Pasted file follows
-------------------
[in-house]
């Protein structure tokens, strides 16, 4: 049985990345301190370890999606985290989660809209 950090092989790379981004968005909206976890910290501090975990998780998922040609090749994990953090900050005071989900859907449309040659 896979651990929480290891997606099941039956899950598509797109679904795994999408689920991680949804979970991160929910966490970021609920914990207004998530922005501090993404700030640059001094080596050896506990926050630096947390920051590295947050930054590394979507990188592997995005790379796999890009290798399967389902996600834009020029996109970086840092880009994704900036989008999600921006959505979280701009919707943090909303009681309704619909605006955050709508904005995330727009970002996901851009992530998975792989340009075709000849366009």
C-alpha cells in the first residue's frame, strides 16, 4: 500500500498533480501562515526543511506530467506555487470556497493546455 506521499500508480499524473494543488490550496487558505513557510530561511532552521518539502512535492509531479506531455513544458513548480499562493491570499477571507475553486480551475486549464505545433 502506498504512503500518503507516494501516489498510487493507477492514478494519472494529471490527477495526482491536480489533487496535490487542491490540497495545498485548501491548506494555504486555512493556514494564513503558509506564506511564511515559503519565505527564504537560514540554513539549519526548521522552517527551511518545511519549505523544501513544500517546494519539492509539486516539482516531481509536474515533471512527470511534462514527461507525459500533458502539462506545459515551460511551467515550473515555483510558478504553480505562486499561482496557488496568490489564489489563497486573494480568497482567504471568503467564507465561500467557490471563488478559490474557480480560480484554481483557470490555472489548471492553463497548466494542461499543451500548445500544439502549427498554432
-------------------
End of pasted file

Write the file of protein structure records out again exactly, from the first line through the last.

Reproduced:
[in-house]
């Protein structure tokens, strides 16, 4: 049985990345301190370890999606985290989660809209 950090092989790379981004968005909206976890910290501090975990998780998922040609090749994990953090900050005071989900859907449309040659 896979651990929480290891997606099941039956899950598509797109679904795994999408689920991680949804979970991160929910966490970021609920914990207004998530922005501090993404700030640059001094080596050896506990926050630096947390920051590295947050930054590394979507990188592997995005790379796999890009290798399967389902996600834009020029996109970086840092880009994704900036989008999600921006959505979280701009919707943090909303009681309704619909605006955050709508904005995330727009970002996901851009992530998975792989340009075709000849366009």
C-alpha cells in the first residue's frame, strides 16, 4: 500500500498533480501562515526543511506530467506555487470556497493546455 506521499500508480499524473494543488490550496487558505513557510530561511532552521518539502512535492509531479506531455513544458513548480499562493491570499477571507475553486480551475486549464505545433 502506498504512503500518503507516494501516489498510487493507477492514478494519472494529471490527477495526482491536480489533487496535490487542491490540497495545498485548501491548506494555504486555512493556514494564513503558509506564506511564511515559503519565505527564504537560514540554513539549519526548521522552517527551511518545511519549505523544501513544500517546494519539492509539486516539482516531481509536474515533471512527470511534462514527461507525459500533458502539462506545459515551460511551467515550473515555483510558478504553480505562486499561482496557488496568490489564489489563497486573494480568497482567504471568503467564507465561500467557490471563488478559490474557480480560480484554481483557470490555472489548471492553463497548466494542461499543451500548445500544439502549427498554432